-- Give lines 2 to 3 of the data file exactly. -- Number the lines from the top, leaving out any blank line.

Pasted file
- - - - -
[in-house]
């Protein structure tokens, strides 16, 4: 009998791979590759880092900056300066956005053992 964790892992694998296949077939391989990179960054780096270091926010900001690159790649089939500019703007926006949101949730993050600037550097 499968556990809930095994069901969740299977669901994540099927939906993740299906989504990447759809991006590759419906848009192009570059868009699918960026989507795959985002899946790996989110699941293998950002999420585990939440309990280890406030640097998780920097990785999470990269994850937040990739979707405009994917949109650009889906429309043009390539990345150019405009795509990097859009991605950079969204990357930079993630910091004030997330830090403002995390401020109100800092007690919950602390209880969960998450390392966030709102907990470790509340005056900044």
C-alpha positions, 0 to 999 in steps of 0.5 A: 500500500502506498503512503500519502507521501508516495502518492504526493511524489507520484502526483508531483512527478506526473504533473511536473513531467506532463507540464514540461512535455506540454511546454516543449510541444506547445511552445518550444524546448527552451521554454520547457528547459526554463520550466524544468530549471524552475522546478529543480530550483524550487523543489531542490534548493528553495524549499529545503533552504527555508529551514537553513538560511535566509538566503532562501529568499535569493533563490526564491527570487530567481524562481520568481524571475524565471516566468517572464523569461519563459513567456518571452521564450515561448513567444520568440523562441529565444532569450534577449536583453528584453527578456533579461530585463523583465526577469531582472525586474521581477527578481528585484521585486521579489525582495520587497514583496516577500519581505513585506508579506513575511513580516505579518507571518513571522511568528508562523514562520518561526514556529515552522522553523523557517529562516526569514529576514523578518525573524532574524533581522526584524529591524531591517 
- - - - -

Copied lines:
């Protein structure tokens, strides 16, 4: 009998791979590759880092900056300066956005053992 964790892992694998296949077939391989990179960054780096270091926010900001690159790649089939500019703007926006949101949730993050600037550097 499968556990809930095994069901969740299977669901994540099927939906993740299906989504990447759809991006590759419906848009192009570059868009699918960026989507795959985002899946790996989110699941293998950002999420585990939440309990280890406030640097998780920097990785999470990269994850937040990739979707405009994917949109650009889906429309043009390539990345150019405009795509990097859009991605950079969204990357930079993630910091004030997330830090403002995390401020109100800092007690919950602390209880969960998450390392966030709102907990470790509340005056900044």
C-alpha positions, 0 to 999 in steps of 0.5 A: 500500500502506498503512503500519502507521501508516495502518492504526493511524489507520484502526483508531483512527478506526473504533473511536473513531467506532463507540464514540461512535455506540454511546454516543449510541444506547445511552445518550444524546448527552451521554454520547457528547459526554463520550466524544468530549471524552475522546478529543480530550483524550487523543489531542490534548493528553495524549499529545503533552504527555508529551514537553513538560511535566509538566503532562501529568499535569493533563490526564491527570487530567481524562481520568481524571475524565471516566468517572464523569461519563459513567456518571452521564450515561448513567444520568440523562441529565444532569450534577449536583453528584453527578456533579461530585463523583465526577469531582472525586474521581477527578481528585484521585486521579489525582495520587497514583496516577500519581505513585506508579506513575511513580516505579518507571518513571522511568528508562523514562520518561526514556529515552522522553523523557517529562516526569514529576514523578518525573524532574524533581522526584524529591524531591517 